Like any other high schooler, I wanted nothing more than to “fit in.” My carefully crafted public image was a reflection of the various trends throughout the halls of my high school--a veritable kaleidoscope of Airwalks, Doc Martens, Eddie Bauer bookbags, shell chokers and Old Navy tech vests. I hung out with class clowns, honor rollers, band geeks and athletes. Yet, no matter how vigilant I was in my vestments or purposeful I was in my politicking, I felt like I was always holding my breath, waiting for one of those moments. Those moments that shake your personal foundation (or delusion) and remind you that no matter how well you think you are fitting in, you will never succeed in truly blending in
While I was certainly no stranger to being mocked by pulled eyelids and exaggerated accents, not every delusion-shattering moment was so malicious. Many were seemingly innocent and might, in most white circles, likely be written off as a harmless faux pas--like my friend’s grandfather who wished me “おはよう” ('ohayō') (Japanese for “Good Morning”) at their evening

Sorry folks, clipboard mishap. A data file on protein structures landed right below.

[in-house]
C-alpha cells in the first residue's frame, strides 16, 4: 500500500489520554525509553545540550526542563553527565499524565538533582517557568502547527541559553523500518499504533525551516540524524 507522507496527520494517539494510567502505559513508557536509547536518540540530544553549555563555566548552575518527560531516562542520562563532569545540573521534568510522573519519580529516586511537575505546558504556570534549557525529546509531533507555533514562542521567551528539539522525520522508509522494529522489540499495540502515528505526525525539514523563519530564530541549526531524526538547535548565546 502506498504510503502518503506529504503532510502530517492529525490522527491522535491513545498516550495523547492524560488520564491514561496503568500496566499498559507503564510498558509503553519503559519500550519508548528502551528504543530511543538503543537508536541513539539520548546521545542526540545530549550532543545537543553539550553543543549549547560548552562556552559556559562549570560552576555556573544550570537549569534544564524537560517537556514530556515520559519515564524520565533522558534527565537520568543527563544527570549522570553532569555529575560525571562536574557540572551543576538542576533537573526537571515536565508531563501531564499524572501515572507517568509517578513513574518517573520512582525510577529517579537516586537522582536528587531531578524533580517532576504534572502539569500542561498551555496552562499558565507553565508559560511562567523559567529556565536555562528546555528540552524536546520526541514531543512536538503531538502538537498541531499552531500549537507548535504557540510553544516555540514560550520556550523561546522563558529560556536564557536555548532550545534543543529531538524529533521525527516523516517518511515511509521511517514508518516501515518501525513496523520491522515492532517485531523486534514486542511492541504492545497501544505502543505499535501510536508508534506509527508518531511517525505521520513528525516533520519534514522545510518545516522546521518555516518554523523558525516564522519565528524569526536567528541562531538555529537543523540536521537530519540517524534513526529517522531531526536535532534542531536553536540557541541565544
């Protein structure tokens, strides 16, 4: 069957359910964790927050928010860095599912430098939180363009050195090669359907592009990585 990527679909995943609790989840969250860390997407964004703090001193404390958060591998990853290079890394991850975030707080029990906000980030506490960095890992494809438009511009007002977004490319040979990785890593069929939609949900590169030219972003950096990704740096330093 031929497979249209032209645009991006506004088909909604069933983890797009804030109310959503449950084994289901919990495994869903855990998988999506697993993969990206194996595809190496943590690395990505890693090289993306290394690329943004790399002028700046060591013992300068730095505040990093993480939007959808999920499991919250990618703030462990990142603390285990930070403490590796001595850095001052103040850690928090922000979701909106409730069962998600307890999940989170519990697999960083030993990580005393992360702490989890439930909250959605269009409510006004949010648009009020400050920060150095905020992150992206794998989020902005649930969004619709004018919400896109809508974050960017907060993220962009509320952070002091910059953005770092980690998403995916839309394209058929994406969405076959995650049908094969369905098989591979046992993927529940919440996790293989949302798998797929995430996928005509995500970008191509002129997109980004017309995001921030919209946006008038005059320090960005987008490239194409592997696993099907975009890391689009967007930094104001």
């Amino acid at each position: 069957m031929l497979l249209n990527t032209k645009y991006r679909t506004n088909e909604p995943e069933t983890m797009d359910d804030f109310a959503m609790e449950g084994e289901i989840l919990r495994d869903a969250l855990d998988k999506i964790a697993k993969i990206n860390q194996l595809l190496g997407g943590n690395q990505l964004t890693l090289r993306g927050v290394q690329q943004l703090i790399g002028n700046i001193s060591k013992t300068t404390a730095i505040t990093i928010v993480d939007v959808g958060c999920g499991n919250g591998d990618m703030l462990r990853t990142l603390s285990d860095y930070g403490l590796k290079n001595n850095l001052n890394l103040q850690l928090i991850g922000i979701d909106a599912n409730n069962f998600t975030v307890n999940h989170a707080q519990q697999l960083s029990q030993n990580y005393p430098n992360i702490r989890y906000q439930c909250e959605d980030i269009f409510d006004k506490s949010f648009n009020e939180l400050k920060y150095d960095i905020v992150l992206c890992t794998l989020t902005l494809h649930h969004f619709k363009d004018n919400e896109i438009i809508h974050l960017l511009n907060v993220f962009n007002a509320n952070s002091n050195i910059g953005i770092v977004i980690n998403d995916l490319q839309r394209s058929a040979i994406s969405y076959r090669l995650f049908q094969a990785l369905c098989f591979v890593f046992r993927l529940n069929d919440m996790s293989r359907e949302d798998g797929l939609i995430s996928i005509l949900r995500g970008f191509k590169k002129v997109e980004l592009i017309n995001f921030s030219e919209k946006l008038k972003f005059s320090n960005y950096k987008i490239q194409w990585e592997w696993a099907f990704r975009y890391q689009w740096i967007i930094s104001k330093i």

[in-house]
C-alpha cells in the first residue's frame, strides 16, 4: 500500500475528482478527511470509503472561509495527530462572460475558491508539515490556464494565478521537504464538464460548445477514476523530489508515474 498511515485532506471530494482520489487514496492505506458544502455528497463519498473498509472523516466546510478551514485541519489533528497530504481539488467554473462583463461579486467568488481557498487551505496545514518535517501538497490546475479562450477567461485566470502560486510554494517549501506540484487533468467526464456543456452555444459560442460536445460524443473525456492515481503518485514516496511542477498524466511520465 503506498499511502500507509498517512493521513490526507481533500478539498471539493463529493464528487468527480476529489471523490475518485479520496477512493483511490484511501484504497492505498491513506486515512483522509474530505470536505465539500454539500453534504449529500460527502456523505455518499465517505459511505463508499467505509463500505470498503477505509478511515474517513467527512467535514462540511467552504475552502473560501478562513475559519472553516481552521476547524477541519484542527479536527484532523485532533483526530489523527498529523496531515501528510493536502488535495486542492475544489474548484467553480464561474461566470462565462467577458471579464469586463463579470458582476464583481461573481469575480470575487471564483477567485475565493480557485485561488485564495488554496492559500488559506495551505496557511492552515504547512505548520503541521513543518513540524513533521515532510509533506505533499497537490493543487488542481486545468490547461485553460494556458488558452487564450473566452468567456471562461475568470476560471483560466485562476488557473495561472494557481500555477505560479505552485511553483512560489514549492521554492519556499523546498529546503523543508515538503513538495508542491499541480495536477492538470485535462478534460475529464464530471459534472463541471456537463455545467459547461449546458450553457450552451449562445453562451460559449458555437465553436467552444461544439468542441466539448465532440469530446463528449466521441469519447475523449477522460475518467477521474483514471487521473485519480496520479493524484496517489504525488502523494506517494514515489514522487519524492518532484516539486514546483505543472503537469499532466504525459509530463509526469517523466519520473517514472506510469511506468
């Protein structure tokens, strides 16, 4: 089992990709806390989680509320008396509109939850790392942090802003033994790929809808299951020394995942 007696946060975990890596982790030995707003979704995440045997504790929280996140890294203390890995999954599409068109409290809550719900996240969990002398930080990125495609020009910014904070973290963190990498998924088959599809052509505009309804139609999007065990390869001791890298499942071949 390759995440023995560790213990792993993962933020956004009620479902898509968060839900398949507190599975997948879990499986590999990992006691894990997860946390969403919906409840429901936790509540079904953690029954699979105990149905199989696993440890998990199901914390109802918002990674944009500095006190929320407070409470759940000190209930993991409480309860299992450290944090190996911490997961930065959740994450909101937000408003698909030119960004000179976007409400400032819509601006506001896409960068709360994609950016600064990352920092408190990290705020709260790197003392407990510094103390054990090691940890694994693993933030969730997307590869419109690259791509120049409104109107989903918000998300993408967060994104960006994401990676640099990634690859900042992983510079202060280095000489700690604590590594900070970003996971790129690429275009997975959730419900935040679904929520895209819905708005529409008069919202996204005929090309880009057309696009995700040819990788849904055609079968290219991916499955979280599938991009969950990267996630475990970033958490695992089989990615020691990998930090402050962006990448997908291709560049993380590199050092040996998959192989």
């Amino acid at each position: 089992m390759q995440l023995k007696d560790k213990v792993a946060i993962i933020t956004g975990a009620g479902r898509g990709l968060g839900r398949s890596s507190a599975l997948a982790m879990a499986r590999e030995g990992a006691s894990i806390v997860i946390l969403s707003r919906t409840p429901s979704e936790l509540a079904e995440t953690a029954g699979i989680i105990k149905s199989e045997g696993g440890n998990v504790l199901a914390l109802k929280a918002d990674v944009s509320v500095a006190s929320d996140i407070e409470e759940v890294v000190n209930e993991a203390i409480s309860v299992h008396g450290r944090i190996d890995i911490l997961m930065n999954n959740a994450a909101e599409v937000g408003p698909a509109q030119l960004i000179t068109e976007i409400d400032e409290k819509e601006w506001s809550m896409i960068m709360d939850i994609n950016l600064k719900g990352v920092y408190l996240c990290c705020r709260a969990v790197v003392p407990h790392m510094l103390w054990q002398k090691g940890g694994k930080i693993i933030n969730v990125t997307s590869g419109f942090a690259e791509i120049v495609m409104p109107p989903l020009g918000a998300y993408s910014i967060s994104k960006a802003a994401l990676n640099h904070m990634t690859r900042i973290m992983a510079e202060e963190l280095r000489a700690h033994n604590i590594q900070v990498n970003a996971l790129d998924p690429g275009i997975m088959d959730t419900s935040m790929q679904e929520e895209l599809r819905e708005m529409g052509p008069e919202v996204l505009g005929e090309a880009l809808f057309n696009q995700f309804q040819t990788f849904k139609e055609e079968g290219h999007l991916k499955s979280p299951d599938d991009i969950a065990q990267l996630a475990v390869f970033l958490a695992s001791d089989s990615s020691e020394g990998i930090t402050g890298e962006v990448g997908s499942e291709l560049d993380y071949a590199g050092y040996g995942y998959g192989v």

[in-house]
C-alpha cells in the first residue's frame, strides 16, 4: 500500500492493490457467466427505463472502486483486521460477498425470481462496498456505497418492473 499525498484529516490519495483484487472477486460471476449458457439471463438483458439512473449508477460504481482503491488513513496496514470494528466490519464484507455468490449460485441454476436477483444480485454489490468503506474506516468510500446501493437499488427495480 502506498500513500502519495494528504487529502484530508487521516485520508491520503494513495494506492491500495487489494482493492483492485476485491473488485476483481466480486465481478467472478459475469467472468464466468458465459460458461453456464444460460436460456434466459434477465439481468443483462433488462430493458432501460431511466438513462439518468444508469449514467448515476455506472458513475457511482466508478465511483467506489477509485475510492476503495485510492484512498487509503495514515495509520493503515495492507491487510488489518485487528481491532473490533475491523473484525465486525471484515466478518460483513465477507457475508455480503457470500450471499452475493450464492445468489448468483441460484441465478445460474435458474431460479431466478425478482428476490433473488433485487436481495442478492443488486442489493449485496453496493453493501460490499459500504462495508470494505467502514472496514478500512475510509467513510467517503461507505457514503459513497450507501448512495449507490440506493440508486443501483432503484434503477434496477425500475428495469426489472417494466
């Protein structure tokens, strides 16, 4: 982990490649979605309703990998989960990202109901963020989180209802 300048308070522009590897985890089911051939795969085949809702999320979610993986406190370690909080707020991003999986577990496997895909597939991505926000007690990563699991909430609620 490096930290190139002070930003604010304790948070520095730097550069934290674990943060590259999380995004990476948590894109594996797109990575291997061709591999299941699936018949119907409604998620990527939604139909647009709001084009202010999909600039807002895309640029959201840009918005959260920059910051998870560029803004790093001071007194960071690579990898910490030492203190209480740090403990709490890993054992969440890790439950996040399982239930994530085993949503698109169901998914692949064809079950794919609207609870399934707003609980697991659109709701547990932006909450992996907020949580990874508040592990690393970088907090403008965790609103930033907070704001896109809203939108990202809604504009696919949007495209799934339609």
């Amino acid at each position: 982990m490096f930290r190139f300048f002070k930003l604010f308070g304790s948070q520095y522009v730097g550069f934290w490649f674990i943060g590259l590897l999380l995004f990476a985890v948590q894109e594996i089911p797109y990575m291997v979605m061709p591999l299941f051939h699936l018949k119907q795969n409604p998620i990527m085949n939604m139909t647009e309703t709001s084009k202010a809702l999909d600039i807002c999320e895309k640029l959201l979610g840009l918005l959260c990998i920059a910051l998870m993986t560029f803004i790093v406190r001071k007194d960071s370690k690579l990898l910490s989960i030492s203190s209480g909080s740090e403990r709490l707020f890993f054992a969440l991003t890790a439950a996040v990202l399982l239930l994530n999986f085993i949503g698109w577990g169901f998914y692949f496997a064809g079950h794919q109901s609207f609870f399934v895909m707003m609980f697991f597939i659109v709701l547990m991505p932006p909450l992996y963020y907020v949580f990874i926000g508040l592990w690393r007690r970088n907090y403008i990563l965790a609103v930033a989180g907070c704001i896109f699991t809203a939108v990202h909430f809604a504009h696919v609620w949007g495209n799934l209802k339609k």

neighborhood BBQ, or like the woman who interrupted my dinner because she assumed I worked at the Chinese restaurant, despite my very casual attire. Even some of my friends have made the occasional ethnic joke assumedly in jest. To cope with it all, I did what hundreds of other teenage KADs have done (and continue to do) when entrenched in a predominantly white community: I downplayed (and purposely avoided) my “Asianness”, laughed off the stereotypes, and ignored the racial taunts. Still, whatever their nature or intent, deep down, these moments were blunt reminders that no matter how well
I spoke English, what food I ate or what hobbies I enjoyed, I was still the Asian outsider in a white community.
My love for KPOP was anything but sudden. Indeed, I wasn’t even a big fan of American pop music or hip hop at the time. The CD sleeve in my car was filled with the likes of Rush, Styx, REO Speedwagon, Guns N’ Roses, The Clash, Nirvana, Smashing Pumpkins, Incubus, Pearl Jam, etc. Although this may seem insignificant given today’s blurring of music genres and other social changes, “back in my day” (or at least at my high school) peer groups were practically built upon what you listened to. Marilyn Manson, White Zombie, Dave Matthews, Kiss, and Eminem each seemed to have their collective followings. Given how intertwined identity and musical tastes were then, it would take a series of steps for me to even discover KPOP.